This conflict got here into stark relief on the BMW PGA Championship, one other premier event on the DP World Tour. This 12 months, players who remained loyal to the tour spoke out against former competitors who had gone to LIV.
“They decided to go play on that tour, and so they should go play there,” Horschel said before the BMW championship.
The actual rancor was reserved for players who had previously not played on the DP World Tour, but were using their eligibility to play the BMW to earn world rating points to stay eligible for major championships. LIV events don’t receive world rating points.
So what does this 12 months hold?
Pelley and his counterpart, Jay Monahan, PGA Tour commissioner, have had a tricky 12 months. But Pelley, in an interview, gave a rosy review and outlook for the DP World Tour. He pointed to an attendance increase of 32 percent across 4 of the tour’s more significant tournaments, including the Scottish Open and the BMW PGA. (That increase was coming off a depressed base when Covid-19 restrictions were in force.)
“It looks like Dubai goes to proceed that trend, and the fans are going to have one other terrific finale to enjoy,” he said.
Neither Morikawa nor Horschel are playing in Dubai. Morikawa is getting married. Horschel is solely not playing this 12 months. Nor are Lee Westwood, a former champion, and Ian Poulter, a fan favorite, who’ve gone to LIV.
The highest players leading within the season-long event are strong. Rory McIlroy, the No. 1-ranked player on this planet, is well in front. Ryan Fox, who has played his way into the highest 25, is in second, and the USA Open champion Matt Fitzpatrick is in third.
McIlroy could add the DP World Tour’s season-long title to this 12 months’s FedEx Cup Championship, its equivalent on the PGA Tour.
Given McIlroy’s taunting of Greg Norman, one other former world No. 1 golfer and the chief executive of LIV Golf, winning the season-long title could be particularly sweet. Henrik Stenson is the one other player to win each the FedEx Cup and the Race to Dubai, but he won the titles in two different years. Stenson now plays on LIV, a call that resulted in him being stripped of his captaincy of the Ryder Cup’s European squad for next 12 months.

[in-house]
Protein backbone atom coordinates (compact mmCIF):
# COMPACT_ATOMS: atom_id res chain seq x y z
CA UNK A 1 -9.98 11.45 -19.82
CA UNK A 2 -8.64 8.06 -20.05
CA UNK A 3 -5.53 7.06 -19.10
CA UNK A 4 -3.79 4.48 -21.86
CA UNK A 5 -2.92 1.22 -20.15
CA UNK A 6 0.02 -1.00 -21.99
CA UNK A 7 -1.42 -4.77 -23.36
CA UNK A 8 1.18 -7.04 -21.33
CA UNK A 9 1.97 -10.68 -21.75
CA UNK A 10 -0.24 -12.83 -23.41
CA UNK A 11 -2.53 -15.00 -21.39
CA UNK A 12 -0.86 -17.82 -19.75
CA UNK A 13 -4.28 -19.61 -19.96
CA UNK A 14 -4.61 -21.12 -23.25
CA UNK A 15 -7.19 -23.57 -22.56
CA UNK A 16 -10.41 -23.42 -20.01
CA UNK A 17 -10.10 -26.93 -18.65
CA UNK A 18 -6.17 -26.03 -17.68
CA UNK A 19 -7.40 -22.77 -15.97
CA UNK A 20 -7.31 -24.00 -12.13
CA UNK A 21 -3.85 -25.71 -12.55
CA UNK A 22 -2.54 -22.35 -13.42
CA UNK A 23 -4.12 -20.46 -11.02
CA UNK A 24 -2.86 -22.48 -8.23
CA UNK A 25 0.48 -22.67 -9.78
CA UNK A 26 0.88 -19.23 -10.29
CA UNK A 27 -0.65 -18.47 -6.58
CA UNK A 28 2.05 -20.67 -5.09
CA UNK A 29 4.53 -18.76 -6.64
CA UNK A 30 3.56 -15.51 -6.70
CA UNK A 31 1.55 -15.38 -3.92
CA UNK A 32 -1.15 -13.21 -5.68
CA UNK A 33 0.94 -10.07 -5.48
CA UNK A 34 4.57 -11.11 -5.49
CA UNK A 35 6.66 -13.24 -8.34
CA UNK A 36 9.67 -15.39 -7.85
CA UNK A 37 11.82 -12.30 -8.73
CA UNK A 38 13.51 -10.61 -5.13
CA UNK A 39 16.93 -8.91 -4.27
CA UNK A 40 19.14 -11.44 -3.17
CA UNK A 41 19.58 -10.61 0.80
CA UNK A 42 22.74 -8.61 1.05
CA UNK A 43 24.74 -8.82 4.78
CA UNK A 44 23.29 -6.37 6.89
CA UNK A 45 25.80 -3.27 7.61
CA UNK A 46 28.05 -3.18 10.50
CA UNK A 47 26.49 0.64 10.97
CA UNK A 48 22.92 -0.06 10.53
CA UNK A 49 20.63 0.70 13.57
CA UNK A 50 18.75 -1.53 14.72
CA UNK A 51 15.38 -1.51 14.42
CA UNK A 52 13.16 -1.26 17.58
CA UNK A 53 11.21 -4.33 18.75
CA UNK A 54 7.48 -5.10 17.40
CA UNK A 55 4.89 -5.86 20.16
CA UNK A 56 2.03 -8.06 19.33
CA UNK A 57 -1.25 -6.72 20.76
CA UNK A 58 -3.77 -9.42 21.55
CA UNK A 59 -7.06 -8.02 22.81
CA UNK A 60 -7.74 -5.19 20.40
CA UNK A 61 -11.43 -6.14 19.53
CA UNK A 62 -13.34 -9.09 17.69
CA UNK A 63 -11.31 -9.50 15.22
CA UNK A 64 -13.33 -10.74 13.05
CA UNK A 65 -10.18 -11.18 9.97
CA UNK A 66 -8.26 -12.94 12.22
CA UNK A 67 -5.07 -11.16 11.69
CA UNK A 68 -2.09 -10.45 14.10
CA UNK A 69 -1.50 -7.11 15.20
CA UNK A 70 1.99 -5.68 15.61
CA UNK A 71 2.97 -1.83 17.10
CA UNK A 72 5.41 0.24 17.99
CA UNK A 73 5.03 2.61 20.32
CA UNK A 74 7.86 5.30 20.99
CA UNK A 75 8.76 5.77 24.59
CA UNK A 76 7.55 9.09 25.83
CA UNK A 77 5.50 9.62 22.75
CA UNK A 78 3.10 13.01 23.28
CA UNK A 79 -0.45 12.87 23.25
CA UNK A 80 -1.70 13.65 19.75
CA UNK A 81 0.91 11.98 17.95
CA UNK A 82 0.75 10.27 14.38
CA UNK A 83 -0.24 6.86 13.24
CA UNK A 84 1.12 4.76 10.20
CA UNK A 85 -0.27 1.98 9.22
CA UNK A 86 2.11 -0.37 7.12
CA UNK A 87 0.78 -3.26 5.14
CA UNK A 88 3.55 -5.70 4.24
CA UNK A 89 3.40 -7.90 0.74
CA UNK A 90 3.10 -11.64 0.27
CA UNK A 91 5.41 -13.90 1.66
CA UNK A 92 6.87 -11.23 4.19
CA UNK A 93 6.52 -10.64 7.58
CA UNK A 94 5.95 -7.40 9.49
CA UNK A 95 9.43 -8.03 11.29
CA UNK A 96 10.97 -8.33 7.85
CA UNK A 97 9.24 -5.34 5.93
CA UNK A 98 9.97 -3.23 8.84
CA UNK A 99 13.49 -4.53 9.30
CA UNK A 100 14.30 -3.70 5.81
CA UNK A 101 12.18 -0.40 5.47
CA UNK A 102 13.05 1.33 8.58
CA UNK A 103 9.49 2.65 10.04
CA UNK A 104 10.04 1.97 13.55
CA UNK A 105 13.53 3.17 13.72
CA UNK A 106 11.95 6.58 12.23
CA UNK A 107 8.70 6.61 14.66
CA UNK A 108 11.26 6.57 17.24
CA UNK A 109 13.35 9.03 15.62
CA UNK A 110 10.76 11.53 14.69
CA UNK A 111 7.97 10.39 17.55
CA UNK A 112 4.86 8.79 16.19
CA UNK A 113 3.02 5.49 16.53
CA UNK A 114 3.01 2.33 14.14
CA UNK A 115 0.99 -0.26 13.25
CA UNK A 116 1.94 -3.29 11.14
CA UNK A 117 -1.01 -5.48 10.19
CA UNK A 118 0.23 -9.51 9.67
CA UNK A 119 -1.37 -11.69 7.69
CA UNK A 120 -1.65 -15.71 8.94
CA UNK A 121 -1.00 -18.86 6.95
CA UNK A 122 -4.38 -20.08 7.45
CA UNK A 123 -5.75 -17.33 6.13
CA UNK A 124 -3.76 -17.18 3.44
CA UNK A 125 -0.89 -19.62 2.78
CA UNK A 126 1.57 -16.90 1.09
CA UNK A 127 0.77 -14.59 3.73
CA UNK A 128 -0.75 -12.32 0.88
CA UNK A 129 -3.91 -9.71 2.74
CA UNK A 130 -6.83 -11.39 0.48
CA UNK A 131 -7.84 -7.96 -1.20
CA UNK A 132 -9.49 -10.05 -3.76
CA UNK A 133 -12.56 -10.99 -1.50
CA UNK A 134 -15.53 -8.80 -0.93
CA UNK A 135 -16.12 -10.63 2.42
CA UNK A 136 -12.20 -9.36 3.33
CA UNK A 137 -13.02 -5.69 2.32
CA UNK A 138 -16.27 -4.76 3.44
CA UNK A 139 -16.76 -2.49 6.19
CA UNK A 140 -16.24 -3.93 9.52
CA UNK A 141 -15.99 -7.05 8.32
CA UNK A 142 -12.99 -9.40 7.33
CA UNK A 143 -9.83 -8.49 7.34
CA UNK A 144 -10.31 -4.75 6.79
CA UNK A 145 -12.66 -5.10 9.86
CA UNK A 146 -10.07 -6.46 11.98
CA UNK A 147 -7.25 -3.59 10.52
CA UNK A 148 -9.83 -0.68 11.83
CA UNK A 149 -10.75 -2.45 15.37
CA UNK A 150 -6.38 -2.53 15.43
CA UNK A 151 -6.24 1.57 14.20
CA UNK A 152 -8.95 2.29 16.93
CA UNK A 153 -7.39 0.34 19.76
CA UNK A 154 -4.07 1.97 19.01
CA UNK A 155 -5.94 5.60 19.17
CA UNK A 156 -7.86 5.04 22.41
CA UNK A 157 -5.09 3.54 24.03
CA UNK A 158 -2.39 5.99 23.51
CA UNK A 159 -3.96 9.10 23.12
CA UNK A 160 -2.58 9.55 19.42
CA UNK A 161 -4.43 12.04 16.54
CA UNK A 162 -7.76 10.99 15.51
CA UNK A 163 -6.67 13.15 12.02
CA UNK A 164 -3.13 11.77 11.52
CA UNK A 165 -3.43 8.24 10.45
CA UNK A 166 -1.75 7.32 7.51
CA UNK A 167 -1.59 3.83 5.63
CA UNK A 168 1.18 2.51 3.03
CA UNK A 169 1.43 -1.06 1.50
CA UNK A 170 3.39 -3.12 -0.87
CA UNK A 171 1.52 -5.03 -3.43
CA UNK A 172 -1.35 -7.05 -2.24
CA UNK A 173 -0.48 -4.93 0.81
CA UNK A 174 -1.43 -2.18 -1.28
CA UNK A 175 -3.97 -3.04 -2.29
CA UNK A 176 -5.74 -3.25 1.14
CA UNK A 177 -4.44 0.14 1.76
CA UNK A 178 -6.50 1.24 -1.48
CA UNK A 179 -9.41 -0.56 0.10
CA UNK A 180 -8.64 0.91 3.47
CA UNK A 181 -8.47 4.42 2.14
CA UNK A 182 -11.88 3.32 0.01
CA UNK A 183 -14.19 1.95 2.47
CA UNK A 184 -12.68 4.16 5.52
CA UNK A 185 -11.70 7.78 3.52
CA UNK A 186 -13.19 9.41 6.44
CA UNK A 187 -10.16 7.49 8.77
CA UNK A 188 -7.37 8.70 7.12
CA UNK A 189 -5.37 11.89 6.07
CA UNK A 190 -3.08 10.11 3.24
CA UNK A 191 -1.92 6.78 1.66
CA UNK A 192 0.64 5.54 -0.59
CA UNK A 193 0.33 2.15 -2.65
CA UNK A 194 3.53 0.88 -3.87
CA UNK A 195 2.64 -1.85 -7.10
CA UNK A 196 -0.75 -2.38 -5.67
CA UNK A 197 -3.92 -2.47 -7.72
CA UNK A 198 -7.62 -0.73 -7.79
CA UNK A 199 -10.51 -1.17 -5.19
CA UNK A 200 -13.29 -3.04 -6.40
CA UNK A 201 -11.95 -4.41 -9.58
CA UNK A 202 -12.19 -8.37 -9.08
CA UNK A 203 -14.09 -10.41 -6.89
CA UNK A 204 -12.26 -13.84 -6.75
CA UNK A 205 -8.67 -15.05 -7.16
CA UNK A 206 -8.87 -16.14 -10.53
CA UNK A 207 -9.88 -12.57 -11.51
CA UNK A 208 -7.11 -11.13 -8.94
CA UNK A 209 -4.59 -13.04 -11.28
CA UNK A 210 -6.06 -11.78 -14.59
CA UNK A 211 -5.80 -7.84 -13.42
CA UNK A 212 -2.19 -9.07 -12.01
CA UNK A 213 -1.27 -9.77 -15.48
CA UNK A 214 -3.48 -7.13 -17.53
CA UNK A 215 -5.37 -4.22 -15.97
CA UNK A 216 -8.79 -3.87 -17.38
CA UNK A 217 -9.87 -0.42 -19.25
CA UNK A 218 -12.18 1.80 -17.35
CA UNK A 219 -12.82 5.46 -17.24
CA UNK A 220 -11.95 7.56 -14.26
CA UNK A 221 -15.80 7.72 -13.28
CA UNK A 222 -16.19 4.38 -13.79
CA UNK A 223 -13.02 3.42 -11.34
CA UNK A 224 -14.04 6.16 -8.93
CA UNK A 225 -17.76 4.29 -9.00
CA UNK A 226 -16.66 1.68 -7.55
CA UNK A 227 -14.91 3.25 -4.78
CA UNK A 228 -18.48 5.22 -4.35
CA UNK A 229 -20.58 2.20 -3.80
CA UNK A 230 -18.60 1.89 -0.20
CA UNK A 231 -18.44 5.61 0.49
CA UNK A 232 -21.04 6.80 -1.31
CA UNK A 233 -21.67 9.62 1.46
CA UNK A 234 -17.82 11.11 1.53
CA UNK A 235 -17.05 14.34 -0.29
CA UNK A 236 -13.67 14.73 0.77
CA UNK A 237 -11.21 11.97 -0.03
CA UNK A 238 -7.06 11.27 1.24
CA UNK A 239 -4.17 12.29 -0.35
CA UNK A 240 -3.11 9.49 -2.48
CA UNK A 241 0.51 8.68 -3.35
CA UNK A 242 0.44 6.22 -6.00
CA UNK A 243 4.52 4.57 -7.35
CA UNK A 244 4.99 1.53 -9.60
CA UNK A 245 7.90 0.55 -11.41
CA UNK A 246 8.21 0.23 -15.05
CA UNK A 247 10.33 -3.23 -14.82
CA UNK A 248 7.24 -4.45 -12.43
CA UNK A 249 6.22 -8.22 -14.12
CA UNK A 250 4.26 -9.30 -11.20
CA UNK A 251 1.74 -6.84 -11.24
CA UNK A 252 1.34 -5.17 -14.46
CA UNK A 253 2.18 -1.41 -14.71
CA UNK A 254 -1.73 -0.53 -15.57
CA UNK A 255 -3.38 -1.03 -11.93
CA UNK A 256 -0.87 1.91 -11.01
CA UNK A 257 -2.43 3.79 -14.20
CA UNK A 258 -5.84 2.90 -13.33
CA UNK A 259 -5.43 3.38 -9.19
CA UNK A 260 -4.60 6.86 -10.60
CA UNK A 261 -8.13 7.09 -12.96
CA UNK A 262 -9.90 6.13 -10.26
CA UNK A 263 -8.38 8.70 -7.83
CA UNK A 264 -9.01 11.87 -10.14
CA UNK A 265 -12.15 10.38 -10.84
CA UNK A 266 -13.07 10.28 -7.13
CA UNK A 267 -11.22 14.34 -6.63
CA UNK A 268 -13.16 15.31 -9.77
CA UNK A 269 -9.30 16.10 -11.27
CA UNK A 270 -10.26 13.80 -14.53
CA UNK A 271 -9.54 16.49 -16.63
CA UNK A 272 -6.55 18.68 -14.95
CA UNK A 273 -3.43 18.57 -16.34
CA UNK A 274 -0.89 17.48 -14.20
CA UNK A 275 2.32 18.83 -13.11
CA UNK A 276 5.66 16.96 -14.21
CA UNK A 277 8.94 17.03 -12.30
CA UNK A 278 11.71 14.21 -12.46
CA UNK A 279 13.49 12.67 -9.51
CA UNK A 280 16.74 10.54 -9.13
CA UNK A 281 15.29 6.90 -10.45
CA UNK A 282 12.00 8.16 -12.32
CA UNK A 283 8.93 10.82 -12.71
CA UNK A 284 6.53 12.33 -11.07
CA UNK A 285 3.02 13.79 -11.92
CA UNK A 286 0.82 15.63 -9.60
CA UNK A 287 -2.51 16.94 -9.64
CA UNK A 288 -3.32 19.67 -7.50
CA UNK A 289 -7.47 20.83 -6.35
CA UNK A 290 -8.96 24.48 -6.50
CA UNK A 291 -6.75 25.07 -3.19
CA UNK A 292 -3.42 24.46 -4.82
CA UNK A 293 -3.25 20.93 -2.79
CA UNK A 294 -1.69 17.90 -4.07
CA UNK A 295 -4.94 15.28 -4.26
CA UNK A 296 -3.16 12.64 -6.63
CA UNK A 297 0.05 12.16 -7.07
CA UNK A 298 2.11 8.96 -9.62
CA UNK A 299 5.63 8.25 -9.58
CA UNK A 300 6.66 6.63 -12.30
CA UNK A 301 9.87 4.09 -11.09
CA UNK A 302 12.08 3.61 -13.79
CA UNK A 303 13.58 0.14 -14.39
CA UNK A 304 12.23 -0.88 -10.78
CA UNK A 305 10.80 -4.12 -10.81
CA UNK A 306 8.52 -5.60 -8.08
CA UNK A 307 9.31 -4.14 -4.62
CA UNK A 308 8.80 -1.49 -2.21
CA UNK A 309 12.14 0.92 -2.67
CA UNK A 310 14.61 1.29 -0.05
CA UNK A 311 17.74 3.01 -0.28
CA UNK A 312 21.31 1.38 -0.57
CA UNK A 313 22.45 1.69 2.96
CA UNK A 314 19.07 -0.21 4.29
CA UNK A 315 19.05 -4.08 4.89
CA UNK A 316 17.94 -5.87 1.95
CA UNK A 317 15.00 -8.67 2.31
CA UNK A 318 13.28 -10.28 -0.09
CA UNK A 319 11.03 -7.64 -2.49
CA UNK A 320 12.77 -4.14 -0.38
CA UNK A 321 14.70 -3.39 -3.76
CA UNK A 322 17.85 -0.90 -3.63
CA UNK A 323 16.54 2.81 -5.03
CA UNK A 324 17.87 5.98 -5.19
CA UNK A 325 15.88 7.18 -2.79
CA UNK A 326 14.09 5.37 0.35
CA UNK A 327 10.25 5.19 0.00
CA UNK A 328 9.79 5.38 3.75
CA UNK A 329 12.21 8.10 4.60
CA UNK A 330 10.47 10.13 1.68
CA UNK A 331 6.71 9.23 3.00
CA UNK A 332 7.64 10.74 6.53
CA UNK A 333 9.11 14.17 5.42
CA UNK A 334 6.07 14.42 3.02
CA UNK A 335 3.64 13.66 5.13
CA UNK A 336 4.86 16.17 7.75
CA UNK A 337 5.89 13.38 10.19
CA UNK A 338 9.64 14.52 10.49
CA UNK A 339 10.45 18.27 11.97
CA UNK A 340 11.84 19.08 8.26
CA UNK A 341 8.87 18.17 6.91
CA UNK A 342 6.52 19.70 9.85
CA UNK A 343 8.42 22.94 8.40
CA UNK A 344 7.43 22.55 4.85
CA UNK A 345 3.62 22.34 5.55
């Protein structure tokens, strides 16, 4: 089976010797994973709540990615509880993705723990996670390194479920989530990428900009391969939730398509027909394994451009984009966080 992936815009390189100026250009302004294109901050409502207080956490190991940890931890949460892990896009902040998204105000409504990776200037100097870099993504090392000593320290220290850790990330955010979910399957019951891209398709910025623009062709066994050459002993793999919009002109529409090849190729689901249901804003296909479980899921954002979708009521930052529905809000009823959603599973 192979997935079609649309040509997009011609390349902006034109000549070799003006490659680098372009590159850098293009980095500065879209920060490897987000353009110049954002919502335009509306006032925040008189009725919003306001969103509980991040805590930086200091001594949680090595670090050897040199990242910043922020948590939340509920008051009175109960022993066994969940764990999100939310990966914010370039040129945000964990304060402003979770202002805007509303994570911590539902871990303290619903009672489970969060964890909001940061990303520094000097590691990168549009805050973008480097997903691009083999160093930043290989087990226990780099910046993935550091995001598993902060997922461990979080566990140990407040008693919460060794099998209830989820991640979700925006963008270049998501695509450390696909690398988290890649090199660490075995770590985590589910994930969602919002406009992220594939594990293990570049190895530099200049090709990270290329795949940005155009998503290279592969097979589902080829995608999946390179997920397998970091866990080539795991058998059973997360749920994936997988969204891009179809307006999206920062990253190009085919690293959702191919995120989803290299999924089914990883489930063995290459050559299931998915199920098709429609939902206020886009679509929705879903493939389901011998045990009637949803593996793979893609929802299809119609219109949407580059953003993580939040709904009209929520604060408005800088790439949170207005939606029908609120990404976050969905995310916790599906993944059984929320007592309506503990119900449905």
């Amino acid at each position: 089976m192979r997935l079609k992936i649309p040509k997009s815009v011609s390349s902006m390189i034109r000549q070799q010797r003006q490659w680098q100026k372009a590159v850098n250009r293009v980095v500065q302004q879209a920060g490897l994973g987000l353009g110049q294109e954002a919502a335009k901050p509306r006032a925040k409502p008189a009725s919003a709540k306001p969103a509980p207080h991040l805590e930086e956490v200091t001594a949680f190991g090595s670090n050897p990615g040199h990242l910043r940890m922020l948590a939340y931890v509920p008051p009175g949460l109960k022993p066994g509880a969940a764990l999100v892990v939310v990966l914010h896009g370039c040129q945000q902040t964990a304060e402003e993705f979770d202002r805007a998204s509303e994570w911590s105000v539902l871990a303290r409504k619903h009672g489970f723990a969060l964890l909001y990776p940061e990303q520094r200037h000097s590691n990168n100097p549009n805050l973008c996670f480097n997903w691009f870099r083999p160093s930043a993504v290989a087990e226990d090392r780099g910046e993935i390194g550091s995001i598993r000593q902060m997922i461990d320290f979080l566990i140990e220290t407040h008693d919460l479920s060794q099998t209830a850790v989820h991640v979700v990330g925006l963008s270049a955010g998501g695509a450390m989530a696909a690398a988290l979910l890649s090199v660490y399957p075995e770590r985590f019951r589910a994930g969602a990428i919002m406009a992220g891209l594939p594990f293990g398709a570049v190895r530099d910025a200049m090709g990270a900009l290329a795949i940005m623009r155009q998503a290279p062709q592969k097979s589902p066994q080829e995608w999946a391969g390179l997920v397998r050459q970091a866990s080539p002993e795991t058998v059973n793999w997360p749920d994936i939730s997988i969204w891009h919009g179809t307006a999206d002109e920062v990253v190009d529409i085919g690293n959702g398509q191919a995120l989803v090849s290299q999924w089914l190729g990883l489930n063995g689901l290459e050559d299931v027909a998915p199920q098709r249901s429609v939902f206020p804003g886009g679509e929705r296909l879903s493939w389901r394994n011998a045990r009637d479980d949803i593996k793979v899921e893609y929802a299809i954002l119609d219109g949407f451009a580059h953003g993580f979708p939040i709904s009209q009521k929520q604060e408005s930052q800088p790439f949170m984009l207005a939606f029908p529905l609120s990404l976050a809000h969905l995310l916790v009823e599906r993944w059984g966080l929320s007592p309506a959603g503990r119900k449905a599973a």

Relating to the broader 12 months ahead, though, Pelley has made announcements on tournaments and prize money sooner than up to now.
“We’ve traditionally used the DP World Tour Championship to announce our full schedule for the next season, but we brought that forward this 12 months because there have been various really positive enhancements we desired to tell the players about,” he said.
The main target this 12 months has been on raising prize money that mirrors what the PGA Tour has done for its members to maintain them from jumping to LIV. The DP World Tour’s overall prize fund is $144.2 million — a $50 million increase from 2021.
There’s a bonus pool for the highest eight players and the primary 4 Rolex Series events have $9 million prize funds. There is also guaranteed money for younger or struggling players. The so-called Earnings Assurance program sets a base of $150,000 for golfers who play 15 events on the tour.
Pelley looked as if it would put a dig in at LIV when he said those minimum payments “also recognize and reward the achievement of simply making it on to the DP World Tour whilst maintaining the meritocracy and purity of a performance-based structure on our tour.”
The knock against LIV, after all, is that the league out-and-out bought players. That could be true, but the large, guaranteed money LIV has offered in making a 48-player league has pushed the DP World Tour to make changes. And people are going to profit players beyond who wins this week.